Editors agree to halt payments to witnesses

Self-regulation of the press remains intact after editors agreed to halt payment to witnesses in current or future trials. The Lord Chancellor, Derry Irvine, had indicated he would drop plans to outlaw the payments if the Editors’ Code of Practice was tightened to preclude them.

The resulting changes in the Code mean:

no payments can be made to a witness in a criminal trial (or a person who may reasonably be expected to be called as a witness) once proceedings are active.
no payments can be made where proceedings are not yet active, but are likely and foreseeable.
payments can only be made where there is a demonstrable public interest.
payments should not be conditional on the outcome of a trial.

All reasonable steps must have been taken to ensure no financial dealings influence the evidence and in no circumstances should such payment be conditional on the outcome of a trial, says the Code’s new clause.

Newspapers believe these changes will not have great ramifications for the way they cover trials. The last recorded payments to witnesses came in the Fred and Rose West multiple murder trials eight years ago.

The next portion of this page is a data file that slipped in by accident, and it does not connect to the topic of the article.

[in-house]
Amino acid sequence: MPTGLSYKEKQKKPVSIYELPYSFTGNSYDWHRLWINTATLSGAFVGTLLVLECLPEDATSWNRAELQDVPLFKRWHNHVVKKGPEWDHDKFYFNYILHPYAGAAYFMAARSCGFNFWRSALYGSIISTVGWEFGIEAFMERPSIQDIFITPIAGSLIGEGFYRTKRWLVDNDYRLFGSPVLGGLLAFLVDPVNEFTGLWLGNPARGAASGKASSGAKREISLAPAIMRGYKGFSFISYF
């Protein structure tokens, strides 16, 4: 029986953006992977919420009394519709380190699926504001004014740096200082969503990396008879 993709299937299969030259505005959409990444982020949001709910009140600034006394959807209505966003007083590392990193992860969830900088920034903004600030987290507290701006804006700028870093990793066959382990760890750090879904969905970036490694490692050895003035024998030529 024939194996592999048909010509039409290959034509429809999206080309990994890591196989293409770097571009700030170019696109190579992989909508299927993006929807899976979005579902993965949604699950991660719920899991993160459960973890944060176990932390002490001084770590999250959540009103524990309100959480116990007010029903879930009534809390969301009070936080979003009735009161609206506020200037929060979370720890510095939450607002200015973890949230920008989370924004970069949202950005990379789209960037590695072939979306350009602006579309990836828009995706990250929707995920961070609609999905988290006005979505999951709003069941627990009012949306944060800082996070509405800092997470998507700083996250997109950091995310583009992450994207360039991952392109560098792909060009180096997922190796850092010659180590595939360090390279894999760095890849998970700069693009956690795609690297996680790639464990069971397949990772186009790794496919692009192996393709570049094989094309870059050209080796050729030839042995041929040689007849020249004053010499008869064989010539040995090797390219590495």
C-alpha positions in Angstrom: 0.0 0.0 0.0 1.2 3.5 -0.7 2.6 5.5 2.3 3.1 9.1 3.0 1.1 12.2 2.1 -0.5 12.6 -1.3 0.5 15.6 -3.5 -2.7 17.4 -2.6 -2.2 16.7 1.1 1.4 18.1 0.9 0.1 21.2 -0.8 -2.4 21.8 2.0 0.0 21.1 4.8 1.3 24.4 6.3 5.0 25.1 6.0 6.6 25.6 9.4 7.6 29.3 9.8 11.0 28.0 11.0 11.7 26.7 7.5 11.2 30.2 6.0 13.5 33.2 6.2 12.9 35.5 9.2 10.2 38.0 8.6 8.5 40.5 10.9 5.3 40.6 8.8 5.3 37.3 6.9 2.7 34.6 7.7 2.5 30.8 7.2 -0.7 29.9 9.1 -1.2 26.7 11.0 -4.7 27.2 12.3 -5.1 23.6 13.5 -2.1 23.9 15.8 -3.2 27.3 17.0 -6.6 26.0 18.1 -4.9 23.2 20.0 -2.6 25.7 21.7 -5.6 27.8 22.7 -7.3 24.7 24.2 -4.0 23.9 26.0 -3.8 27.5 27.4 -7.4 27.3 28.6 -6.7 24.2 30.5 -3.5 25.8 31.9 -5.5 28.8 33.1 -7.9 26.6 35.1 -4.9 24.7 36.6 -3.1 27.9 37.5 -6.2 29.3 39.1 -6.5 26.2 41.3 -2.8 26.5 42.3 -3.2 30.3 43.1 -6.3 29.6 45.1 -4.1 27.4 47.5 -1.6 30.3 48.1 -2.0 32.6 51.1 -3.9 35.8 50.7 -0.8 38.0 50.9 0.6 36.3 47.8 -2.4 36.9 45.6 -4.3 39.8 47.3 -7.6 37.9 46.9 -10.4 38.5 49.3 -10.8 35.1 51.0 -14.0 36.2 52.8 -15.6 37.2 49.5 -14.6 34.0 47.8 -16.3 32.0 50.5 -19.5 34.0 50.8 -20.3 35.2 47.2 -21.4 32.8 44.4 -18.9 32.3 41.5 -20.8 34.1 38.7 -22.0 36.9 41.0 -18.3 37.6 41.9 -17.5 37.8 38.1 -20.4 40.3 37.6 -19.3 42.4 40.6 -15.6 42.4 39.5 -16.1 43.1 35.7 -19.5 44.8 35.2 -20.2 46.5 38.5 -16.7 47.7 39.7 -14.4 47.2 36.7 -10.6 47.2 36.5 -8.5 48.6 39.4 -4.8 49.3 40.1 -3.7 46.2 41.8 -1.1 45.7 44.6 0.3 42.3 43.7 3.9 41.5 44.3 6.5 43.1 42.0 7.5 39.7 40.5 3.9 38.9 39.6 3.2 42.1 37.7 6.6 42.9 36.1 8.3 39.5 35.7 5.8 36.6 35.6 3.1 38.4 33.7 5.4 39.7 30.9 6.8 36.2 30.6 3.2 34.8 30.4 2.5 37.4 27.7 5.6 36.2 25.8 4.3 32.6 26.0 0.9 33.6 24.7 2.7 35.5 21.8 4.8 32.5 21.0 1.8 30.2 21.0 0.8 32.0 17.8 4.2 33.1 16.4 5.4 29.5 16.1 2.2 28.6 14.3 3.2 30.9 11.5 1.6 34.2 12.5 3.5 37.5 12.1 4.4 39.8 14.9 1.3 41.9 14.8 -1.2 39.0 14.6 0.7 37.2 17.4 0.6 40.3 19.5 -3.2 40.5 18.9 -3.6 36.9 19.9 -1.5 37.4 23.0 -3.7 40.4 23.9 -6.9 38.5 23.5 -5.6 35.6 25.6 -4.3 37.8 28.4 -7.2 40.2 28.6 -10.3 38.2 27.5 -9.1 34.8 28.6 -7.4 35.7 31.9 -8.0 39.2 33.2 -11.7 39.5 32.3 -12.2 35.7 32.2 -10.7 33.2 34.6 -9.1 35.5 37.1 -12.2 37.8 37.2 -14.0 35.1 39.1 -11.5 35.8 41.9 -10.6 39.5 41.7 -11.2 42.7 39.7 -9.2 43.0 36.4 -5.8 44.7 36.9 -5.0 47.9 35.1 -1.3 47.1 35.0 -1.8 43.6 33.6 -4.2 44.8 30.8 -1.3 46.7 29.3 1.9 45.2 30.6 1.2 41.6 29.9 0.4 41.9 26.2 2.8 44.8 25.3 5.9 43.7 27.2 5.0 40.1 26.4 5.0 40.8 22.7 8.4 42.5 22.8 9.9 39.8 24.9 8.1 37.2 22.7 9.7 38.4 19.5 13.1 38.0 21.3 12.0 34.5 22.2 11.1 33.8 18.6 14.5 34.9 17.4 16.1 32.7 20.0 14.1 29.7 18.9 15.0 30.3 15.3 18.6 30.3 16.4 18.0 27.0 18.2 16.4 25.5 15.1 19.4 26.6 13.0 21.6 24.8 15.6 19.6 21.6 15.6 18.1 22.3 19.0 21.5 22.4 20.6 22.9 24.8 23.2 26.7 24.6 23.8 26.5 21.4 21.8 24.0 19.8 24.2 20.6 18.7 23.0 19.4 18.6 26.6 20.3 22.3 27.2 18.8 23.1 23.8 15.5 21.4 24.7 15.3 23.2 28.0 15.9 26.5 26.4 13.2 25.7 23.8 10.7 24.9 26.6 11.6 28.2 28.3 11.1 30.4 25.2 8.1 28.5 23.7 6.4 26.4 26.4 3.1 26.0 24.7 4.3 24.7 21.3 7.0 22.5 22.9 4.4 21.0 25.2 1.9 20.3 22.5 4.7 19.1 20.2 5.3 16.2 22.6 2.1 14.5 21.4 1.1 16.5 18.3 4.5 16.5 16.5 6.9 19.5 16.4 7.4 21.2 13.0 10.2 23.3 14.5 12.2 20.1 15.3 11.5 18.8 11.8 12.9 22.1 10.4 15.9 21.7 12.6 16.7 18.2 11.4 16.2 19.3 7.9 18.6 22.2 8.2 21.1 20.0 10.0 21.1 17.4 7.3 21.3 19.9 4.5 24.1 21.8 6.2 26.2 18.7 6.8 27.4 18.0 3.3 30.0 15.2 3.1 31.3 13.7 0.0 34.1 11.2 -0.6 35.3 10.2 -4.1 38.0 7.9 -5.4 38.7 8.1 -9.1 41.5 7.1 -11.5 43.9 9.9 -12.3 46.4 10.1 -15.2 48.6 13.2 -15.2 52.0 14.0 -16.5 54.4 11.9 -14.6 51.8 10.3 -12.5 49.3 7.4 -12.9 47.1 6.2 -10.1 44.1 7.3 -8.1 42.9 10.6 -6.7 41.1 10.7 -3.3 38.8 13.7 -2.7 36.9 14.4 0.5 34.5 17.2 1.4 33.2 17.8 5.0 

The changes follow strong representations from the newspaper and magazine industry, after the Lord Chancellor issued a Consultation Paper on witness payments last August.

He saw no need to legislate to ban payments provided self-regulation in this area could be strengthened.

Les Hinton, chairman of the Code Committee, said: “We have always agreed with the Lord Chancellor that on this issue of witness payments, the administration of justice must be paramount. We have also argued firmly that the most effective way to do this is through tough self-regulation policed by the independent PCC. The process has underlined the strength of the Code – including its ability to evolve to meet legitimate concerns about key ethical issues.”

The BBC, the ITC and the Radio Authority are also to strengthen their rules to prohibit payments to witnesses during active criminal proceedings.

Baroness Scotland, welcoming the changes, said: “The mischief of payments to witnesses and its effect on the administration of justice has been a concern for some time.

“This Government consulted last year on the detail of legislation that would make agreeing to pay, or paying, witnesses during active proceedings a criminal offence. The Lord Chancellor emphasised to the media that should the mischief persist despite the stricter rules, then the Government would be quick to legislate.”

Baroness Scotland added: “The Government was determined to see progress on this issue, and fully prepared to legislate if necessary, but it would be unfair to press ahead with enforced change in the face of this willingness to address the issue. Clearly the media shares the Government’s belief that the process of justice must not be put at risk.”

The consultation responses showed broad support outside the media for legislation to outlaw payments to witnesses.

By Jean Morgan

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